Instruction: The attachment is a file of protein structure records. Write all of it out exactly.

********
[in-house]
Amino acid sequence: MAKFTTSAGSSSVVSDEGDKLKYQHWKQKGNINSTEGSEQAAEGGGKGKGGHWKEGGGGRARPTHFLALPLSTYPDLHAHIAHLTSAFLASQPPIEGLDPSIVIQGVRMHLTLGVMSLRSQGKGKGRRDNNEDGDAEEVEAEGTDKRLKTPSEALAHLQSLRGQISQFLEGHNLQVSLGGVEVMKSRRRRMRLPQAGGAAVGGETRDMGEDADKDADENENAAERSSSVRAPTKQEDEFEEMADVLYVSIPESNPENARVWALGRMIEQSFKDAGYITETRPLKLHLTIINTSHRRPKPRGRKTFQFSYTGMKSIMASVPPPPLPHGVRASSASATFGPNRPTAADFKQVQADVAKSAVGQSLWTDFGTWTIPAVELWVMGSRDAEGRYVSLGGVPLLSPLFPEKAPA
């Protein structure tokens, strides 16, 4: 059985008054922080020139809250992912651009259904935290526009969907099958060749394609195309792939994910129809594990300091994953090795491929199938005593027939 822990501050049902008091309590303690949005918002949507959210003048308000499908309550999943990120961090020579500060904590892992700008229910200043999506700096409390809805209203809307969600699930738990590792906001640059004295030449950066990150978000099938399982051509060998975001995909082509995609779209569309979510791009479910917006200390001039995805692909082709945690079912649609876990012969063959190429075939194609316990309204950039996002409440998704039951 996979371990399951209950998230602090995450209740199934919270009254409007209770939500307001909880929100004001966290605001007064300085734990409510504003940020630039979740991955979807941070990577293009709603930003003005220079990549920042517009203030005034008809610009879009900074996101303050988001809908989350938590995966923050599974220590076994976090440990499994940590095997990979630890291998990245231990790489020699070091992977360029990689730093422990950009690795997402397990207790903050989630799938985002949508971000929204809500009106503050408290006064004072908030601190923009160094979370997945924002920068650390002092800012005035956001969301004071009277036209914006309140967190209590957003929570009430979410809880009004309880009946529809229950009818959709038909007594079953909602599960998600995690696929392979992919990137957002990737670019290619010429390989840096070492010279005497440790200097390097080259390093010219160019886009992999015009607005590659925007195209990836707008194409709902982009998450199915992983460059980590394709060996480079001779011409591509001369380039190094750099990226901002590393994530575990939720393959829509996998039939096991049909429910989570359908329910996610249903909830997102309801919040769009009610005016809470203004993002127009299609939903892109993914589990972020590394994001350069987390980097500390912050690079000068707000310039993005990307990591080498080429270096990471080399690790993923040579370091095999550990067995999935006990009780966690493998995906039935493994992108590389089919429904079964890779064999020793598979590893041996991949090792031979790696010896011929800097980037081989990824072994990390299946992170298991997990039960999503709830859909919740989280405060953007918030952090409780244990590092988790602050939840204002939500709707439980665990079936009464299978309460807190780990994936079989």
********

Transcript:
[in-house]
Amino acid sequence: MAKFTTSAGSSSVVSDEGDKLKYQHWKQKGNINSTEGSEQAAEGGGKGKGGHWKEGGGGRARPTHFLALPLSTYPDLHAHIAHLTSAFLASQPPIEGLDPSIVIQGVRMHLTLGVMSLRSQGKGKGRRDNNEDGDAEEVEAEGTDKRLKTPSEALAHLQSLRGQISQFLEGHNLQVSLGGVEVMKSRRRRMRLPQAGGAAVGGETRDMGEDADKDADENENAAERSSSVRAPTKQEDEFEEMADVLYVSIPESNPENARVWALGRMIEQSFKDAGYITETRPLKLHLTIINTSHRRPKPRGRKTFQFSYTGMKSIMASVPPPPLPHGVRASSASATFGPNRPTAADFKQVQADVAKSAVGQSLWTDFGTWTIPAVELWVMGSRDAEGRYVSLGGVPLLSPLFPEKAPA
């Protein structure tokens, strides 16, 4: 059985008054922080020139809250992912651009259904935290526009969907099958060749394609195309792939994910129809594990300091994953090795491929199938005593027939 822990501050049902008091309590303690949005918002949507959210003048308000499908309550999943990120961090020579500060904590892992700008229910200043999506700096409390809805209203809307969600699930738990590792906001640059004295030449950066990150978000099938399982051509060998975001995909082509995609779209569309979510791009479910917006200390001039995805692909082709945690079912649609876990012969063959190429075939194609316990309204950039996002409440998704039951 996979371990399951209950998230602090995450209740199934919270009254409007209770939500307001909880929100004001966290605001007064300085734990409510504003940020630039979740991955979807941070990577293009709603930003003005220079990549920042517009203030005034008809610009879009900074996101303050988001809908989350938590995966923050599974220590076994976090440990499994940590095997990979630890291998990245231990790489020699070091992977360029990689730093422990950009690795997402397990207790903050989630799938985002949508971000929204809500009106503050408290006064004072908030601190923009160094979370997945924002920068650390002092800012005035956001969301004071009277036209914006309140967190209590957003929570009430979410809880009004309880009946529809229950009818959709038909007594079953909602599960998600995690696929392979992919990137957002990737670019290619010429390989840096070492010279005497440790200097390097080259390093010219160019886009992999015009607005590659925007195209990836707008194409709902982009998450199915992983460059980590394709060996480079001779011409591509001369380039190094750099990226901002590393994530575990939720393959829509996998039939096991049909429910989570359908329910996610249903909830997102309801919040769009009610005016809470203004993002127009299609939903892109993914589990972020590394994001350069987390980097500390912050690079000068707000310039993005990307990591080498080429270096990471080399690790993923040579370091095999550990067995999935006990009780966690493998995906039935493994992108590389089919429904079964890779064999020793598979590893041996991949090792031979790696010896011929800097980037081989990824072994990390299946992170298991997990039960999503709830859909919740989280405060953007918030952090409780244990590092988790602050939840204002939500709707439980665990079936009464299978309460807190780990994936079989």